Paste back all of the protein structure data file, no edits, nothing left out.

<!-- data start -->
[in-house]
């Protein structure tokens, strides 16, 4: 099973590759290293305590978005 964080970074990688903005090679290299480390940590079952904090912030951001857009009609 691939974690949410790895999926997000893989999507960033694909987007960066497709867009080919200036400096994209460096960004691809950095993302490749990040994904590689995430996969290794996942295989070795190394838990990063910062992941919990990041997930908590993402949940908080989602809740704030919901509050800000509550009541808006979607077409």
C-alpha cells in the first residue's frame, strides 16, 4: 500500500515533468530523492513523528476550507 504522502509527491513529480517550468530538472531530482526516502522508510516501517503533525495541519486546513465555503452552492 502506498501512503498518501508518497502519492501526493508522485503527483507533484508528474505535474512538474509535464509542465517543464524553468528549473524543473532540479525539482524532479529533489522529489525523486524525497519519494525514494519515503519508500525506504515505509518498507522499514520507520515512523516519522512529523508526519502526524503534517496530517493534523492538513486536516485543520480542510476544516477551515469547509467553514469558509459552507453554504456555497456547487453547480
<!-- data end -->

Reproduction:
[in-house]
């Protein structure tokens, strides 16, 4: 099973590759290293305590978005 964080970074990688903005090679290299480390940590079952904090912030951001857009009609 691939974690949410790895999926997000893989999507960033694909987007960066497709867009080919200036400096994209460096960004691809950095993302490749990040994904590689995430996969290794996942295989070795190394838990990063910062992941919990990041997930908590993402949940908080989602809740704030919901509050800000509550009541808006979607077409």
C-alpha cells in the first residue's frame, strides 16, 4: 500500500515533468530523492513523528476550507 504522502509527491513529480517550468530538472531530482526516502522508510516501517503533525495541519486546513465555503452552492 502506498501512503498518501508518497502519492501526493508522485503527483507533484508528474505535474512538474509535464509542465517543464524553468528549473524543473532540479525539482524532479529533489522529489525523486524525497519519494525514494519515503519508500525506504515505509518498507522499514520507520515512523516519522512529523508526519502526524503534517496530517493534523492538513486536516485543520480542510476544516477551515469547509467553514469558509459552507453554504456555497456547487453547480